Other characters on stage, of course, probably also wore sumptuous dress, but the palate of colours used in these
costumes was rather more muted than that used in the depiction of Moors. Andrew Gurr observes: 'lt was an age of
glorious variety, in which, as always in the world of fashion, new names had constantly to be chosen as new shades of
color were invented. Pepper, tobacco, seawater, and puke (a dark brown) were a few of the many Elizabethan
inventions' (1992:181-2). None of these is a bright colour.
F. M. Kelly argues for the predominance of black clothes in social dress: 'The importance of black in the collective
colourscheme of Elizabethan costume is apt to be underestimated… it is probably safe to say that black would be the
dominant note in any average Elizabethan crowd…Brocades, cloth of gold and of silver were only worn by the greatest
on occasions of state' (1938:44-5).
John Salway observes, 'What the theatre reviewers of 1833 were, in effect, denying to Ira Aldridge was his capacity to
represent a Black character in a white theatre' (1991:121).
In Britain, The Black and White Minstrel Show was a highly popular television show until the 1970s. All of its minstrels
were white men
-259in blackface. Ironically, it was one of the first musical shows to appear on television 'in colour'.
In medieval drama, for instance, blackface is not so much an impersonation as a symbolic depiction.
I do not have space to attend to Cleopatra here. I will only observe that she is constructed to occupy a place of pure
exhibition. See my Shakespeare Without Women (forthcoming).
Similarly, when women use cosmetics, or when women act, not only is it denigrated but they are still being themselves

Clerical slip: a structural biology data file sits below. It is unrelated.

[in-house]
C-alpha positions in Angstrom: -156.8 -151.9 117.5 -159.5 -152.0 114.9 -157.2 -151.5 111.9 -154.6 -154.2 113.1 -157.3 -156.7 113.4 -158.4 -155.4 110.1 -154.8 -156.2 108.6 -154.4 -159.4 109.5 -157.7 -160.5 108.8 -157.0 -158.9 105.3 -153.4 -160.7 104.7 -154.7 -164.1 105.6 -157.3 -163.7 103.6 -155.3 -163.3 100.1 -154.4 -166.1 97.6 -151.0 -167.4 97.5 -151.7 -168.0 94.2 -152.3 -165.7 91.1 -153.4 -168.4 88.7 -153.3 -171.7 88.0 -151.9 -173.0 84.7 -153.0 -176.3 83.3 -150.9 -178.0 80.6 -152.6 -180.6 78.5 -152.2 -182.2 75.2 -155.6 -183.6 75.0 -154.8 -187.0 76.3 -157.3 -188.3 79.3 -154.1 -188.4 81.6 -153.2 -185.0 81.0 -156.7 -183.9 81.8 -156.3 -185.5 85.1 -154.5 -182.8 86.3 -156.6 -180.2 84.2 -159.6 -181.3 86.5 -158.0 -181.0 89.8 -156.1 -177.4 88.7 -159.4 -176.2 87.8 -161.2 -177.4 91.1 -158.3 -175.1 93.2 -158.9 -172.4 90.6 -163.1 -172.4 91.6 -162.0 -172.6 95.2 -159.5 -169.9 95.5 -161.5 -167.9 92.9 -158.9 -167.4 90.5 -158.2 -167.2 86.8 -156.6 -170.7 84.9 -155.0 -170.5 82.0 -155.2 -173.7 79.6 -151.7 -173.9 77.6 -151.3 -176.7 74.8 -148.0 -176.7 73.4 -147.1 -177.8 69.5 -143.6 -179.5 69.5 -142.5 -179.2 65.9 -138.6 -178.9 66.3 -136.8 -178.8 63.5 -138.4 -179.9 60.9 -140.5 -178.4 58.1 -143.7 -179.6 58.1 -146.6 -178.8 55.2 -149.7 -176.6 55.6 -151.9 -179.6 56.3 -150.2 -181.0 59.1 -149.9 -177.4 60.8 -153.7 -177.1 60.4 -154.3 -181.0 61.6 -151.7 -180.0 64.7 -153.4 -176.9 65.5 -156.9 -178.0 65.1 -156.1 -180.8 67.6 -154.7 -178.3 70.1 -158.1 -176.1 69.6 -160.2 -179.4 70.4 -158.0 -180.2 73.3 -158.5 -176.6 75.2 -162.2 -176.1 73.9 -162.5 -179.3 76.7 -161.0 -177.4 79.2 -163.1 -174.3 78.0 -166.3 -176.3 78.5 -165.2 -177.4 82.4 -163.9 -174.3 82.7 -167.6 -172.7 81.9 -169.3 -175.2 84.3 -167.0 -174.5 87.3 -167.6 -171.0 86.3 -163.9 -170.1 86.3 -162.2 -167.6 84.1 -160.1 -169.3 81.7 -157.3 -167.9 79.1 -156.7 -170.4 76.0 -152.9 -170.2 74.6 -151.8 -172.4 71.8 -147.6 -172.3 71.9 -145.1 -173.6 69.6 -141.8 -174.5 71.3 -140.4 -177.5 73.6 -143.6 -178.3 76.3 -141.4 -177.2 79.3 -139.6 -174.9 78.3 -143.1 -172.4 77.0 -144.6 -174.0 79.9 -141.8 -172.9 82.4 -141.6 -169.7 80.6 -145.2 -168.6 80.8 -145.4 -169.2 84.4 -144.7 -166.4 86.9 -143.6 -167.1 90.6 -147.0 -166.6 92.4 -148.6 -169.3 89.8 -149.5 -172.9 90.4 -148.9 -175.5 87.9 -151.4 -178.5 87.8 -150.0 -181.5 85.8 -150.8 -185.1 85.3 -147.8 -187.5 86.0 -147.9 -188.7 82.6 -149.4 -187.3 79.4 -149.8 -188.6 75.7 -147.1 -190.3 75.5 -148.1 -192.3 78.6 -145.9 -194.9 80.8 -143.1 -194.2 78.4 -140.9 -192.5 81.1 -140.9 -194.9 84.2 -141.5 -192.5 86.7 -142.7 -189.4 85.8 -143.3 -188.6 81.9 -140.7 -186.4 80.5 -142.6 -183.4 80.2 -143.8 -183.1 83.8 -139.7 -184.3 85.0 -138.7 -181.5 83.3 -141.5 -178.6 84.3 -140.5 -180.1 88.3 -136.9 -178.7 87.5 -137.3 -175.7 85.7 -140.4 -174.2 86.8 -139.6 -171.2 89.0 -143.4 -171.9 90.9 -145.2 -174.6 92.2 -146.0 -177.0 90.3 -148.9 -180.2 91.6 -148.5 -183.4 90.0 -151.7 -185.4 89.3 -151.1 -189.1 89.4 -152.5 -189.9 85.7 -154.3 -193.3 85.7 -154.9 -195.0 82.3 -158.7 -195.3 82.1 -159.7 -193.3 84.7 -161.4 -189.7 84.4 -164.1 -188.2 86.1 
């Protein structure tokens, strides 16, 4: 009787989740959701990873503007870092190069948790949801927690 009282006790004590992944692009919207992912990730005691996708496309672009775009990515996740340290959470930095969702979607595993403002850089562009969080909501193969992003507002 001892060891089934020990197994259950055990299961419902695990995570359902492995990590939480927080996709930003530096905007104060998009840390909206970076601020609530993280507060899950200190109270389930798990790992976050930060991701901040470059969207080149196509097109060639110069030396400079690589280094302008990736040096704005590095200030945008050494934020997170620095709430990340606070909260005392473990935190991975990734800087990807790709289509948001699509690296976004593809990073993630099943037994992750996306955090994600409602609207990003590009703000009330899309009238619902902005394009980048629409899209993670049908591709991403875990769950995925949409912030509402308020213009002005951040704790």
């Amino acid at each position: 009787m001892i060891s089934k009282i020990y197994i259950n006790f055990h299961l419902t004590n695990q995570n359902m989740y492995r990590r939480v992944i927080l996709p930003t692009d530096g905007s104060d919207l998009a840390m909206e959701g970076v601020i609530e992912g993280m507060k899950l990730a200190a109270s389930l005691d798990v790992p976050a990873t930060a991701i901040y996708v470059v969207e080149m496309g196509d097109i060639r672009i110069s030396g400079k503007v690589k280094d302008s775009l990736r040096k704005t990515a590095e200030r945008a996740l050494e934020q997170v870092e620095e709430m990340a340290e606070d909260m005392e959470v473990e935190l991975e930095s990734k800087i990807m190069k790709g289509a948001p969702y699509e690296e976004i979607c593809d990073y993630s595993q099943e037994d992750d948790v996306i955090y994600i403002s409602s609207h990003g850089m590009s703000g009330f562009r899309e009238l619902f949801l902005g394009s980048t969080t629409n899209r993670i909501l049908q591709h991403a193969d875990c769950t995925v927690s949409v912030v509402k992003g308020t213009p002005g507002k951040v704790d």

– naturally vain, deceitful and so on.
Jordan 1968 observes that Africans had become virtually synonymous with slavery by the mid-sixteenth century.
See Jordan 1968 on the development of racialist ideology, especially chs 1 and 2. Philippa Berry has pointed out that
there were very positive connotations to blackness in the thinking of Renaissance humanists like Ficino, Bruno and
Miradolla. On the complex history of the marvel, see Stephen Greenblatt's brilliant Marvelous Possessions (1991).
See Parker 1994 for a compelling discussion of the parallels between the unfolding and discovery of 'foreign 'parts and
female genitals.
'Shakespeare shows that the union of a white Venetian maiden and a black Moorish general is from at least one
perspective emphatically unnatural. The union is of course a central fact of the play, and to some commentators, the
spectacle of the pale-skinned woman caught in Othello's black arms has indeed seemed monstrous. Yet that spectacle
is a major source of Othello's emotional power. From Shakespeare's day to the present the sight has titillated and
terrified predominantly white 'audiences (Vaughan 1994:51). See also Rosenberg 1961:16-205.
I am indebted to the intellectual generosity of Pippa Berry, Juliet Fleming, Terence Hawkes, Peter Holland, Jean
Howard and David Riggs, who kindly read earlier drafts of this essay, and to Michael Hattaway and the other members
of Martin Orkin's Stratford seminar. I would also like to acknowledge Clare Hall, Cambridge, where most of it was